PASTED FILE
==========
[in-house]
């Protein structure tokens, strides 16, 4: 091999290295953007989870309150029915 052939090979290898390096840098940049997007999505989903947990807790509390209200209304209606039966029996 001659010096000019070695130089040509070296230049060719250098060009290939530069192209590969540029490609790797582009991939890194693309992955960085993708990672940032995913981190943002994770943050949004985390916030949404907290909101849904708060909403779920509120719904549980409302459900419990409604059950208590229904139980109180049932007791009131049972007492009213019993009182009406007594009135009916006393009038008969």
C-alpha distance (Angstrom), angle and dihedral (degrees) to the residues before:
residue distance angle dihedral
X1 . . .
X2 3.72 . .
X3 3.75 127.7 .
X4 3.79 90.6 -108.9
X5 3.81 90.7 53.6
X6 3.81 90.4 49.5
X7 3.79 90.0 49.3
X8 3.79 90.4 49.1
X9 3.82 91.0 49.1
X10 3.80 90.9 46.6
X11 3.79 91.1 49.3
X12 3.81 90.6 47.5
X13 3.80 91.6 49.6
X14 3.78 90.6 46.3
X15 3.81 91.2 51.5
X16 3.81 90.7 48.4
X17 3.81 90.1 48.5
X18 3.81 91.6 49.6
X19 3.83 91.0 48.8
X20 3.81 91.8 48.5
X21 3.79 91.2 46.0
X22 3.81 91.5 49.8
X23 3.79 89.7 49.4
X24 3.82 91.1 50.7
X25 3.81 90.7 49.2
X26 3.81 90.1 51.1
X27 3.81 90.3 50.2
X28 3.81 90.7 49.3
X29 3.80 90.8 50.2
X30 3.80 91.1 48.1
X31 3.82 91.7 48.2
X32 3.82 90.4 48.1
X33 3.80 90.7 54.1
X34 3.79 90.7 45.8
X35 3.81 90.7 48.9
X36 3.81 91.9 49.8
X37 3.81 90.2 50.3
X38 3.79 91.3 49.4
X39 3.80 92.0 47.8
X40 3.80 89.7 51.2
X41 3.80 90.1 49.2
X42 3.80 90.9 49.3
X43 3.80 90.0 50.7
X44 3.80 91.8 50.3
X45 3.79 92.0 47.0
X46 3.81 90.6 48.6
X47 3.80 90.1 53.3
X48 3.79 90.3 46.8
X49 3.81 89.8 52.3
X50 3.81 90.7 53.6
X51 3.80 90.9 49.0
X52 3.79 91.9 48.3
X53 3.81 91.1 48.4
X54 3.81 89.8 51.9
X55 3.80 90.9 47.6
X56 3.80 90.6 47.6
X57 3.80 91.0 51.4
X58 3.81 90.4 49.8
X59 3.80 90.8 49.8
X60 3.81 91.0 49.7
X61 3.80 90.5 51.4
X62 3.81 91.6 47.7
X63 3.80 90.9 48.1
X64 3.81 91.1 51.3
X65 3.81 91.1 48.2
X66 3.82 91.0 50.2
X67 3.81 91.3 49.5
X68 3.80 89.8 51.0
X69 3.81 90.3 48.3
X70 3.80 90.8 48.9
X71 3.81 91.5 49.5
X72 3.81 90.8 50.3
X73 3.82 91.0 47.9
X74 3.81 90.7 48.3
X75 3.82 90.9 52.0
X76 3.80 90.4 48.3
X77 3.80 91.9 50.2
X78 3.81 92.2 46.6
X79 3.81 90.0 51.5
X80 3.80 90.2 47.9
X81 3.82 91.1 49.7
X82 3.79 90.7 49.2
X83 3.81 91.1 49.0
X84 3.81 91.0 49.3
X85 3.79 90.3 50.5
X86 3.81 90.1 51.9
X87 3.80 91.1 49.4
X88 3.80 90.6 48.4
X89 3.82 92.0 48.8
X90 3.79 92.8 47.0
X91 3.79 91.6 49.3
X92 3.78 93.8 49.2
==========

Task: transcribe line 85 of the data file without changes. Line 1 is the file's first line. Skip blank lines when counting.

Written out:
X81 3.82 91.1 49.7